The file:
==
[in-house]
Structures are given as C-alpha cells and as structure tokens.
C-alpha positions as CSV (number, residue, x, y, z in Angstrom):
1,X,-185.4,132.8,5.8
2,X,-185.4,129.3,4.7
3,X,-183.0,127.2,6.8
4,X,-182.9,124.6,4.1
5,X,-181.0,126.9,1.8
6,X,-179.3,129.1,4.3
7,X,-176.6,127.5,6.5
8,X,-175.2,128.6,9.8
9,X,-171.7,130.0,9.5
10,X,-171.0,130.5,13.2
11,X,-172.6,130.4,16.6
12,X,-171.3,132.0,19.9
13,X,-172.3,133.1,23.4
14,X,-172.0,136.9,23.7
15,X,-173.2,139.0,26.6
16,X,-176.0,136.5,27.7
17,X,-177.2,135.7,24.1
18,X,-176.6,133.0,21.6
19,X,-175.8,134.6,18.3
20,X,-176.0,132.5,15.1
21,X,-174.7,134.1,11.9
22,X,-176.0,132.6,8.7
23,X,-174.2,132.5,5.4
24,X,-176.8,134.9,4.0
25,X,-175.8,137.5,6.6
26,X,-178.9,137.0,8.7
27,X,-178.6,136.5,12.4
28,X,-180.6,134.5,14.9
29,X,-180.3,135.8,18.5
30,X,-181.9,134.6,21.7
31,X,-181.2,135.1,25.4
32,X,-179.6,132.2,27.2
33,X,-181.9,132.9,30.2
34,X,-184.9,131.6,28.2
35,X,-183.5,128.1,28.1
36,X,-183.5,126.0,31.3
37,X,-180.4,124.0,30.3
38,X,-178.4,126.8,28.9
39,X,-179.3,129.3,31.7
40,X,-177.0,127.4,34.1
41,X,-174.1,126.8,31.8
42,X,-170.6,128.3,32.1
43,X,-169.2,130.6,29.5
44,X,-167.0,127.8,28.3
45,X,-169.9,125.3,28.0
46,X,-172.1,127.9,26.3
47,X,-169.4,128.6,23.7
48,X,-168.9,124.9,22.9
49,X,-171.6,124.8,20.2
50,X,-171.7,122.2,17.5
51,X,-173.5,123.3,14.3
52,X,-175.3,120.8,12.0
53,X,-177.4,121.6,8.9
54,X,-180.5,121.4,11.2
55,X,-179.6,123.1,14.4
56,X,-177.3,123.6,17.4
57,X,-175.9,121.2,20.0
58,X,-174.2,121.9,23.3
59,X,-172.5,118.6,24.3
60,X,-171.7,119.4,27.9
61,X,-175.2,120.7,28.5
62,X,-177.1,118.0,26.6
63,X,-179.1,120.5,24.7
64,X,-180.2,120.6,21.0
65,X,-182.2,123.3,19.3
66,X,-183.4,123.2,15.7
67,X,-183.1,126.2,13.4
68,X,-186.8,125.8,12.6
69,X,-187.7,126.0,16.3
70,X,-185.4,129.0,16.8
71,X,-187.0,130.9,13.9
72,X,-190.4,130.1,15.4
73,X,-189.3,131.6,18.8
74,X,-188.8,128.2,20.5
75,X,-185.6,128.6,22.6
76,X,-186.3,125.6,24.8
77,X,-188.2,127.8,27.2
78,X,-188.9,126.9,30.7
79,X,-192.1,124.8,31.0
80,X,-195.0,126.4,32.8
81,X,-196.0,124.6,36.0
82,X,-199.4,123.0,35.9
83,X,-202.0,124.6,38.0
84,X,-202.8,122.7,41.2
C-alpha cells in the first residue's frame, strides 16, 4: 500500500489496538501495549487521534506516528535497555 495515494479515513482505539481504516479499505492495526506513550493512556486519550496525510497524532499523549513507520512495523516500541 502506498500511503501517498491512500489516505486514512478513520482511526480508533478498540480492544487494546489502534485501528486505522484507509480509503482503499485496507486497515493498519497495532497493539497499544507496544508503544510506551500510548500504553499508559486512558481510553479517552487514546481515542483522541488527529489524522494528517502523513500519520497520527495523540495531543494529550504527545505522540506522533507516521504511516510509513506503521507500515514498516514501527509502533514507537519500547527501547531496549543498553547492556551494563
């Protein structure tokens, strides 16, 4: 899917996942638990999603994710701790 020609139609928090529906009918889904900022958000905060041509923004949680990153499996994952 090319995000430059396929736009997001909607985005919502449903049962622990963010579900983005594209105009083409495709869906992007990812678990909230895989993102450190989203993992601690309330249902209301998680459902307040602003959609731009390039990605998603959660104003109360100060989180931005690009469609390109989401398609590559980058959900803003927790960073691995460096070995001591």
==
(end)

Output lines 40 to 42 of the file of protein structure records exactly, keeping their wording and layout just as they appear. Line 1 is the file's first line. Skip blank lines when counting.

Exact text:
37,X,-180.4,124.0,30.3
38,X,-178.4,126.8,28.9
39,X,-179.3,129.3,31.7